NEW YORK — On a recent weekday, Hollywood director Ivan Reitman was in the bowels of the Madame Tussauds wax museum here talking up an unlikely passion.
“VR is remarkable. What it does is force you to bring yourself into the story,” Reitman said, using the acronym for the immersive, headset-based viewing experience of virtual reality. “If you haven’t tried it, you just need 10 minutes with it to realize it’s an amazing experience.”
Reitman, the 69-year-old filmmaker behind such comedies as “Twins” and “Dave,” was not the most likely evangelist for the much-hyped new medium. But thanks to Sony’s “Ghostbusters: Dimension,” a tie-in to the currently running action-comedy flick and a shimmering new participatory VR experience he was helping launch, Reitman had become a convert — a symbol of a traditional entertainment business dipping its toe in new waters.
For several years, major studios and media companies have largely stood on the sidelines of VR, allowing tech giants such as Facebook-owned Oculus and Samsung to take the lead in the potentially groundbreaking medium. But mainstream Hollywood players are starting to embrace the technology, making a flurry of investments, hires and content deals.
In the last six weeks, the venture arms of entertainment players including Comcast, Fox and talent agency WME have poured at least $43 million into startup ventures, setting off a slow-motion scramble for the right VR play. Sony Pictures recently made history when it named Jake Zim the first VR czar at a major studio.
Specific goals can vary, but the overall mission is simple: Get in on the ground floor, financially or creatively, of a medium that one day could represent a chunk of entertainment revenue. VR content, these companies believe, will exist on their slates alongside films and TV shows.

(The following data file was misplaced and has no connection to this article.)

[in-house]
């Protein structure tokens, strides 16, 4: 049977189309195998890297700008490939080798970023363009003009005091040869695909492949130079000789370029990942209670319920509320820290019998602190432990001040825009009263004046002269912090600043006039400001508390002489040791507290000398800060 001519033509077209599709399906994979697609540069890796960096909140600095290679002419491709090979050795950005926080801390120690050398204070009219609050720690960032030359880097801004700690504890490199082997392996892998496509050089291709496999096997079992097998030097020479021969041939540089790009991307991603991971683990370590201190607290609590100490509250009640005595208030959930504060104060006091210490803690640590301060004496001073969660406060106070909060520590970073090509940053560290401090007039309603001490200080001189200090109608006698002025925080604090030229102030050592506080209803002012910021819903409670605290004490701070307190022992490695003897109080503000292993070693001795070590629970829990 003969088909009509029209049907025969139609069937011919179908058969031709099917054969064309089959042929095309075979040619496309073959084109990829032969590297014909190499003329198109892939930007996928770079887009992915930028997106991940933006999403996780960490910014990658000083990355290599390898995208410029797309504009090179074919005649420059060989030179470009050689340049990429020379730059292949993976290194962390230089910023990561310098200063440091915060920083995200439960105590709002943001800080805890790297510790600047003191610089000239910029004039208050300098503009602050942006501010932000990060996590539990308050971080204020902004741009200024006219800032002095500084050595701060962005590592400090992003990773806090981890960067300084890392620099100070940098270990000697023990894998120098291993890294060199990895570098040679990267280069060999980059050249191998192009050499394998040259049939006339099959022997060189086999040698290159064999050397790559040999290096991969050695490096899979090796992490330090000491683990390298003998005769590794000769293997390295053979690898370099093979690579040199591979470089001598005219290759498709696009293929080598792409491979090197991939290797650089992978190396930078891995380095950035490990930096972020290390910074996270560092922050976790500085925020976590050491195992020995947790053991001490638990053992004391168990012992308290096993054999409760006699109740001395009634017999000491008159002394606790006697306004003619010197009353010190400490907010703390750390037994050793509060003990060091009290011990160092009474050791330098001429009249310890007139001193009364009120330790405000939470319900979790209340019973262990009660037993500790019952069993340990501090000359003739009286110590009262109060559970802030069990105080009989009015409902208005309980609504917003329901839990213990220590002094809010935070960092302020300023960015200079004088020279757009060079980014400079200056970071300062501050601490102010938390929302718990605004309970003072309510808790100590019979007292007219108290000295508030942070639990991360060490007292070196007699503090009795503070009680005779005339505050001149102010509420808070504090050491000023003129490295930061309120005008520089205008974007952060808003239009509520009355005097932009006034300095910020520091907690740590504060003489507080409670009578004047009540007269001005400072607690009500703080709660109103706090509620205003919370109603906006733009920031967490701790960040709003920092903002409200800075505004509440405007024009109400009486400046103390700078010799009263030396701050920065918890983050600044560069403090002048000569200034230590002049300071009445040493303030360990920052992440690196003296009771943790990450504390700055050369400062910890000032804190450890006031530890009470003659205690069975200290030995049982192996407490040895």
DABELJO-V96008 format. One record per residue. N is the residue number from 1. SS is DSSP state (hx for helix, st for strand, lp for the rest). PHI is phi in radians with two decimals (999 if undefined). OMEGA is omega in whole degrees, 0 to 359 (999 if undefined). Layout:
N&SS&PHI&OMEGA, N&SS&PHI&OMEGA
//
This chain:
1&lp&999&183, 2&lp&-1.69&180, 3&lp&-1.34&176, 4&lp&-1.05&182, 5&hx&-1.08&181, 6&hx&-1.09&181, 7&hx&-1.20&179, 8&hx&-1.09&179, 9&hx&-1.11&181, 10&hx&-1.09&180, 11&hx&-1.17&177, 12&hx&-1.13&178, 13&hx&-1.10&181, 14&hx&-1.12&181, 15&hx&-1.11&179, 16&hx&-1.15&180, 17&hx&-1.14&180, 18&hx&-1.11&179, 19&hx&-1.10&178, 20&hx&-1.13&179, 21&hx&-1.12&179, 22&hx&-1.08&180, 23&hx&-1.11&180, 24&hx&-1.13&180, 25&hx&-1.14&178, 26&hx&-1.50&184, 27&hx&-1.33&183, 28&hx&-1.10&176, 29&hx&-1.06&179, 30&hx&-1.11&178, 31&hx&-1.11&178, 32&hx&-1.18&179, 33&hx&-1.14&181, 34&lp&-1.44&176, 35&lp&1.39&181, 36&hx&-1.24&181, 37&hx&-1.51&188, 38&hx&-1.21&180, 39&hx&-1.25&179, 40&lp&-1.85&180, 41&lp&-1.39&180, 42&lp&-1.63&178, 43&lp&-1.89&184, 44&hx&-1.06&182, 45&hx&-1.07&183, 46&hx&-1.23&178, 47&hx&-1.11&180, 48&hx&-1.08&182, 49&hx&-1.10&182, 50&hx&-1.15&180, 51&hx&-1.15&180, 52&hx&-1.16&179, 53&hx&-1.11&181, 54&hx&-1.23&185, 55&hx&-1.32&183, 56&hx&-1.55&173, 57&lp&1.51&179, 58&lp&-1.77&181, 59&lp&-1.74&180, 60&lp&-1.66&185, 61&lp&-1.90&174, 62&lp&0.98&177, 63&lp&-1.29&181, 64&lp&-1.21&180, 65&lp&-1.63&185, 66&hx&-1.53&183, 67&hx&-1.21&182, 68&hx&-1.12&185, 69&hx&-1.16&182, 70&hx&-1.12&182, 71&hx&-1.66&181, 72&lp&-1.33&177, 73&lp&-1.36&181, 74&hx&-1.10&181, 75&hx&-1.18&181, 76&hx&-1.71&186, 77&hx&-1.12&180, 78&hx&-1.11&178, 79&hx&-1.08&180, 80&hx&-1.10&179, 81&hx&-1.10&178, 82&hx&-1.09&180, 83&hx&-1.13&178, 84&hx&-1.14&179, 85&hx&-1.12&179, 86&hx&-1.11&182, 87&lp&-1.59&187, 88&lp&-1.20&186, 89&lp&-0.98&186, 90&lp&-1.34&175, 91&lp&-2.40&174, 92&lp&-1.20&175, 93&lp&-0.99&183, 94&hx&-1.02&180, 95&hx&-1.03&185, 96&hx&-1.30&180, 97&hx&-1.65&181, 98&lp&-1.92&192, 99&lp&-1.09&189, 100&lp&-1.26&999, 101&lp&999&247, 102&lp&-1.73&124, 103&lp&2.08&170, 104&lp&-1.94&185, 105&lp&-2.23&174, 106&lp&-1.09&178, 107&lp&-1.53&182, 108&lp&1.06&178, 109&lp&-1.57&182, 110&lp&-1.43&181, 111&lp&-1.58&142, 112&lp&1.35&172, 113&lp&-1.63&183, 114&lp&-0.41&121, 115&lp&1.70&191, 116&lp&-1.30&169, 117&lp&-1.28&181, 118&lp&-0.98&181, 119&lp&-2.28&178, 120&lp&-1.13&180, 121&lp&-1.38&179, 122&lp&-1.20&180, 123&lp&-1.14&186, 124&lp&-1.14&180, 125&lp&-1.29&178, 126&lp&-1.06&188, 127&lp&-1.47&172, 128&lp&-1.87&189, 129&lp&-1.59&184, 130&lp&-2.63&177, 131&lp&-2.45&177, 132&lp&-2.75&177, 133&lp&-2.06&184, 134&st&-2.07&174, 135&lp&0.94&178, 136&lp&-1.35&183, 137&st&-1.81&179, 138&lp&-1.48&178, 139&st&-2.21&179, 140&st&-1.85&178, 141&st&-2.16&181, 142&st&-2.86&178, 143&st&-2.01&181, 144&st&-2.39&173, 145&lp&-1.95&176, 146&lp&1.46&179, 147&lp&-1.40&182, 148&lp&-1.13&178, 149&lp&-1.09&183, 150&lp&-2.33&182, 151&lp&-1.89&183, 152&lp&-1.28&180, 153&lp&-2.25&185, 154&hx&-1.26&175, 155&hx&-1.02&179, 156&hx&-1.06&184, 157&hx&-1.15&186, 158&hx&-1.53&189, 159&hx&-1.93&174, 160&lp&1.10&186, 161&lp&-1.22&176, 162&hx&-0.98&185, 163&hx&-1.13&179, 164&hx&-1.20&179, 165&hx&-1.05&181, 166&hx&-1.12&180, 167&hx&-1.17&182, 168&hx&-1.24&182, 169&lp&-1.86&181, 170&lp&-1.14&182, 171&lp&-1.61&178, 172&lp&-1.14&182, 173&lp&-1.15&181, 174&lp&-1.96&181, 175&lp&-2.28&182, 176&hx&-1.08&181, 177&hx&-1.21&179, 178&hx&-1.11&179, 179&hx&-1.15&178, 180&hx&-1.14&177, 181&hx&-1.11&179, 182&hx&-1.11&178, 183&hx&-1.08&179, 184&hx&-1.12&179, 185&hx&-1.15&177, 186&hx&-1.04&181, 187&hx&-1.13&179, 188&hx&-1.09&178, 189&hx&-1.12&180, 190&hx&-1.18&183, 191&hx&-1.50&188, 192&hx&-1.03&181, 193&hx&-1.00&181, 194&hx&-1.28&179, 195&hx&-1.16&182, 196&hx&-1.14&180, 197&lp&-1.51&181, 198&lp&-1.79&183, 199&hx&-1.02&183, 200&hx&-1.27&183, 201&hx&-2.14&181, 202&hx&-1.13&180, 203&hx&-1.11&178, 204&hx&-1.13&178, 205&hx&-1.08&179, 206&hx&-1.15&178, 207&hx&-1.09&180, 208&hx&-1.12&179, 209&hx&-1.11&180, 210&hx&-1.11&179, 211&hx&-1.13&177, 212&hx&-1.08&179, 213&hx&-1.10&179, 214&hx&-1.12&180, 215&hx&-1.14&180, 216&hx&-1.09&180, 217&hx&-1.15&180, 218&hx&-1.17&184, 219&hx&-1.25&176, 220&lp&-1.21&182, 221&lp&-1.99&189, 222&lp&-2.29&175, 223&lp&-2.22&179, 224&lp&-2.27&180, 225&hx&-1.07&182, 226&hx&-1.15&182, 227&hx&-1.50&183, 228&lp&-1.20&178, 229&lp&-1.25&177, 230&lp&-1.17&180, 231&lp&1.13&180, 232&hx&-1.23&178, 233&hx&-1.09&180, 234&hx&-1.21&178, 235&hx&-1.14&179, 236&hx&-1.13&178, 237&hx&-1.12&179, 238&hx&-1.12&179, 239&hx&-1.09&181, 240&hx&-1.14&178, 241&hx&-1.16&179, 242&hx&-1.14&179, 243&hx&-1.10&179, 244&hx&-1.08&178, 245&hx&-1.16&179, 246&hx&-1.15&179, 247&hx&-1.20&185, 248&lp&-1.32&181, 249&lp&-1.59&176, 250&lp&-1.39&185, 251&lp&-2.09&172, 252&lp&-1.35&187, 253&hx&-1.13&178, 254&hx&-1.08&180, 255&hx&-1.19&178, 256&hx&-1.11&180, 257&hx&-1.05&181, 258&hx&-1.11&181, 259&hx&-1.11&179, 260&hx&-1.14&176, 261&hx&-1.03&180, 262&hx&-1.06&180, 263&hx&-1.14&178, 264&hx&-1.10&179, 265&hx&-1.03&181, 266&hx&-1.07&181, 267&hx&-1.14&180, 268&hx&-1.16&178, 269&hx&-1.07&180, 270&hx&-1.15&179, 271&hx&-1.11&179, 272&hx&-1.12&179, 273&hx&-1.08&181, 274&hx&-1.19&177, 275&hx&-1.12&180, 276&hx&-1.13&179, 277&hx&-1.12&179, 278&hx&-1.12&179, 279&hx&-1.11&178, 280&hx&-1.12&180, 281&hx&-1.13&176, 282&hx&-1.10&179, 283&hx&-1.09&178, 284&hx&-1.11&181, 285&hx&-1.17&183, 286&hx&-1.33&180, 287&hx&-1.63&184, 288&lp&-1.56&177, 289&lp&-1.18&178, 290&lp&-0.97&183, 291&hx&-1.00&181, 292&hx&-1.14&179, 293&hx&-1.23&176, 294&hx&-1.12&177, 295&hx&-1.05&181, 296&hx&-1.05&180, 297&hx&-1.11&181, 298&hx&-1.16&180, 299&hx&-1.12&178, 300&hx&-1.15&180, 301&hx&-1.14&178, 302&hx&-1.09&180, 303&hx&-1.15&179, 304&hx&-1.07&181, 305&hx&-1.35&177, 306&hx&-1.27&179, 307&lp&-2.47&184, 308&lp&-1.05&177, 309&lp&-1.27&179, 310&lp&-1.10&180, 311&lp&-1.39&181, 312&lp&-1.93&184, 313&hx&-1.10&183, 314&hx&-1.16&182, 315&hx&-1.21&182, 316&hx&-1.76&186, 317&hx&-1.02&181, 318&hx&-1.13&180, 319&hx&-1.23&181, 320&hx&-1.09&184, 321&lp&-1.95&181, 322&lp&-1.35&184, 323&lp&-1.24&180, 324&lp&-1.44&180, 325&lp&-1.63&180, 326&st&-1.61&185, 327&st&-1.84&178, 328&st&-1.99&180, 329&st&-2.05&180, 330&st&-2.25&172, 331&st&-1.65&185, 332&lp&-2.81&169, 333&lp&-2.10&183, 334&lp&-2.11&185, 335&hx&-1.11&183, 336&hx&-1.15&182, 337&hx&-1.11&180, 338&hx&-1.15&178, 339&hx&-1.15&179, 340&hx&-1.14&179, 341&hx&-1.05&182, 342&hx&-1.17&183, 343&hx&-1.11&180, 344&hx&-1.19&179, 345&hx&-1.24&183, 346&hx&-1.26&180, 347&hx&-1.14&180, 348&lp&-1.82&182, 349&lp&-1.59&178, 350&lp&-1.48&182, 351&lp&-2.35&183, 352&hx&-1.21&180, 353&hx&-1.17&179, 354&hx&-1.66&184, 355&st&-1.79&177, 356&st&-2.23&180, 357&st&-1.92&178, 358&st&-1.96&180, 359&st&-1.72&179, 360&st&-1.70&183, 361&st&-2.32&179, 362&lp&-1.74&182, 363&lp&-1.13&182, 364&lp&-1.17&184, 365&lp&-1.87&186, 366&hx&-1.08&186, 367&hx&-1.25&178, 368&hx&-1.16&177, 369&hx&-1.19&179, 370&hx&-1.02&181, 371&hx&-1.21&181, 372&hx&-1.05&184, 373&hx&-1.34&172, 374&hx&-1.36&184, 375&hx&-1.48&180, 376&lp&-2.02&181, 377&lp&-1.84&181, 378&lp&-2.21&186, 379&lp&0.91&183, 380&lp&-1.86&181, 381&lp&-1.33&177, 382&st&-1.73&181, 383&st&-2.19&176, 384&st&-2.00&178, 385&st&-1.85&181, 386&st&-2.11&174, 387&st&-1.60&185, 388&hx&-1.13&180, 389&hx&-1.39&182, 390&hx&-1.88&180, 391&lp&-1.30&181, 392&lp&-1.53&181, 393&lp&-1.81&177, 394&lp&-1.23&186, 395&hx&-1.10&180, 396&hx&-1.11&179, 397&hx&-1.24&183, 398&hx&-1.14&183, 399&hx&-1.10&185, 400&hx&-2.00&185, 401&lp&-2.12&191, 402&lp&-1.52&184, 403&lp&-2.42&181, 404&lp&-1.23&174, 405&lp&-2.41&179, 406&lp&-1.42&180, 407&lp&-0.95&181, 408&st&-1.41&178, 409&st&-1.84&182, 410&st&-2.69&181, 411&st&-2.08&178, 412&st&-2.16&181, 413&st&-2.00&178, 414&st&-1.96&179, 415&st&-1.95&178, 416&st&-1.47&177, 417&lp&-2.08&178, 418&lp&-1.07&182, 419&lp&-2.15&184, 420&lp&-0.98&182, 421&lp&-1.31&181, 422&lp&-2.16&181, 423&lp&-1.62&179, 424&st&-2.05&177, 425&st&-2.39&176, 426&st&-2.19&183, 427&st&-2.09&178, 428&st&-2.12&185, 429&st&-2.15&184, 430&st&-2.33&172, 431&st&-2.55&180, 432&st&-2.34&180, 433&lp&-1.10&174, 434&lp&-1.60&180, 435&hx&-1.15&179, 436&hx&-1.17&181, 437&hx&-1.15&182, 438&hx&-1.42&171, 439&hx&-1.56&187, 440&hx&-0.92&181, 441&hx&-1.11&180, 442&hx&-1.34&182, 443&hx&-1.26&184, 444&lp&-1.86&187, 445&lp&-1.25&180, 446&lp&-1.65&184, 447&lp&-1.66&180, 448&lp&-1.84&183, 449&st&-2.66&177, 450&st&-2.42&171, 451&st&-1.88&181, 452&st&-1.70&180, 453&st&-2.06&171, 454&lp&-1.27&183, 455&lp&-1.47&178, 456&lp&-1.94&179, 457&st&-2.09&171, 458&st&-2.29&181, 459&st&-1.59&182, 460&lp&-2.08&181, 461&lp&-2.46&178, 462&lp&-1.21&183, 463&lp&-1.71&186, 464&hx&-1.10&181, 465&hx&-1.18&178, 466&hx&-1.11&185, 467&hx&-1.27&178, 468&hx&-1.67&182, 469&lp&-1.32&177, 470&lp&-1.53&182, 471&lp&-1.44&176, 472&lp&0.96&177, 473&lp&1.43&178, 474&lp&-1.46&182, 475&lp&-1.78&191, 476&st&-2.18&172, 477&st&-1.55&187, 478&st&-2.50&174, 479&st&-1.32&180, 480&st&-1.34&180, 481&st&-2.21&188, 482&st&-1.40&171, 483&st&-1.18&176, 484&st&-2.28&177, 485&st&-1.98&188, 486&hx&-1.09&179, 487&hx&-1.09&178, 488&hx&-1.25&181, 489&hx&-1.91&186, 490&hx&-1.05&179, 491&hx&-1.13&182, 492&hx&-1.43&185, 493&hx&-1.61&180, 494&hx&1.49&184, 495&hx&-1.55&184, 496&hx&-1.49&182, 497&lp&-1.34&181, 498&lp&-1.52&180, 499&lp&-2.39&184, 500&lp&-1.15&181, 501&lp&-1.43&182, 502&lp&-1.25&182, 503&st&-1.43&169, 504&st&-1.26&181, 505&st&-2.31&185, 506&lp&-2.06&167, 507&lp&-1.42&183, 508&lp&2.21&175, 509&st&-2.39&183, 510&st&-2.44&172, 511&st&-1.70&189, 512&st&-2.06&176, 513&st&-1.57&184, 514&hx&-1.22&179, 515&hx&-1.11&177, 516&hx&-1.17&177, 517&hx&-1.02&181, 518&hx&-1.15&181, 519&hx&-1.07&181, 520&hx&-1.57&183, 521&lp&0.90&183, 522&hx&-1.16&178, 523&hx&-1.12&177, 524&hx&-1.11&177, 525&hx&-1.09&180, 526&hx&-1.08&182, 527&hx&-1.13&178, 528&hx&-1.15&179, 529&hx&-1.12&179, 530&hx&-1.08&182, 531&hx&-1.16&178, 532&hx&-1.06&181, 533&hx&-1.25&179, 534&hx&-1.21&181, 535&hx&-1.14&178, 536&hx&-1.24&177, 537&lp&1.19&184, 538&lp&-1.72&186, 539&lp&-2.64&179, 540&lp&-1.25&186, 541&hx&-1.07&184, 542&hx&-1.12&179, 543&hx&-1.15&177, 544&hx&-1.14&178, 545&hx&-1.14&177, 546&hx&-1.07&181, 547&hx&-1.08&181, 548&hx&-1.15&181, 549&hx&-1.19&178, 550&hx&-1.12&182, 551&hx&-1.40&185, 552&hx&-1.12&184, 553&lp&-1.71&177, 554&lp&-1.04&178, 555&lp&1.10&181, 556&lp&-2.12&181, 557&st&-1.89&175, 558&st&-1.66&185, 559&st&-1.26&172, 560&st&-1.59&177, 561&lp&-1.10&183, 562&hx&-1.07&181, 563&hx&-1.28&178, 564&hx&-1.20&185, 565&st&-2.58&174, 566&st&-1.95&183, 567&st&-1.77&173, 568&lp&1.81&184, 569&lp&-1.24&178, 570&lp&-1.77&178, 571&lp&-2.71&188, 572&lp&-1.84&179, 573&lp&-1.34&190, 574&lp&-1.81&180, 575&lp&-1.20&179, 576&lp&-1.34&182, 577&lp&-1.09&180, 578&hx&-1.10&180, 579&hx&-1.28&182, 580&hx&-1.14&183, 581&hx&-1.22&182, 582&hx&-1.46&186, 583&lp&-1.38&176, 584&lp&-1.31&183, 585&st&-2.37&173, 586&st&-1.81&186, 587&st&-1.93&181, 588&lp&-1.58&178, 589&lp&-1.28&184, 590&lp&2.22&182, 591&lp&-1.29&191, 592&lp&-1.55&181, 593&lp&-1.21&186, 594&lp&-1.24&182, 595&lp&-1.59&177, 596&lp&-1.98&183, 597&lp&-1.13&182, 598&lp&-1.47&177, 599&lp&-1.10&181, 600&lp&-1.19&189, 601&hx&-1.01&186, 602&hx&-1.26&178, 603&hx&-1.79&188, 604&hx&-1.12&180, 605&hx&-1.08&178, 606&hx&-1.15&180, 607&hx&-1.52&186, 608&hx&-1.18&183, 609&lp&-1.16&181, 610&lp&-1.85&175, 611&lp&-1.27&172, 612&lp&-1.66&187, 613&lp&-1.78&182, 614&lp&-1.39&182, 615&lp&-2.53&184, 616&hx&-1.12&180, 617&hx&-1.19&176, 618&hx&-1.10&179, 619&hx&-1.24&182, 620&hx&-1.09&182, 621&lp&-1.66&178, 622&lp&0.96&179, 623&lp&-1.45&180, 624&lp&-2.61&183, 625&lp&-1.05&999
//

“The question with VR is always a ‘why now’ one,” said Michael Yang, managing director of Comcast Ventures, which has invested in a host of VR firms, including the Montreal-based VR startup Felix & Paul Studios and Baobab Studios, the entity co-founded by “Madagascar” director Eric Darnell. “We’re always searching for the next great computing platform, and VR is a very good suspect,” he added.
The question is whether all this activity will help VR avoid the bubble that beset CD-ROM, 3-D and other media-world next-big-things that never panned out. And it further raises the issue of whether giant media companies, often late to the party when it comes to new tech, can themselves lead the charge.
The uncertainty surrounding VR’s future, however, hasn’t slowed deal-making.
“This is an interesting moment, with media companies making multiple investments in VR,” said Drew Larner, the chief operating officer of video director Chris Milk’s firm Within. “Certain companies like to sit back and wait,” he acknowledged. “But I think there are many that are smart and recognize what’s happening. It’s skin in the game, an opportunity.”
Within last month garnered nearly $13 million in financing from the likes of Fox and WME. The company aims to use the money to expand its efforts to produce VR content.
What the Hollywood firms get out of virtual reality, meanwhile, remains to be seen. But executives hope these deals give each party entree to a world they previously lacked _ in the studios’ case, ultimately allowing them to finance and develop VR pieces as they do traditional content.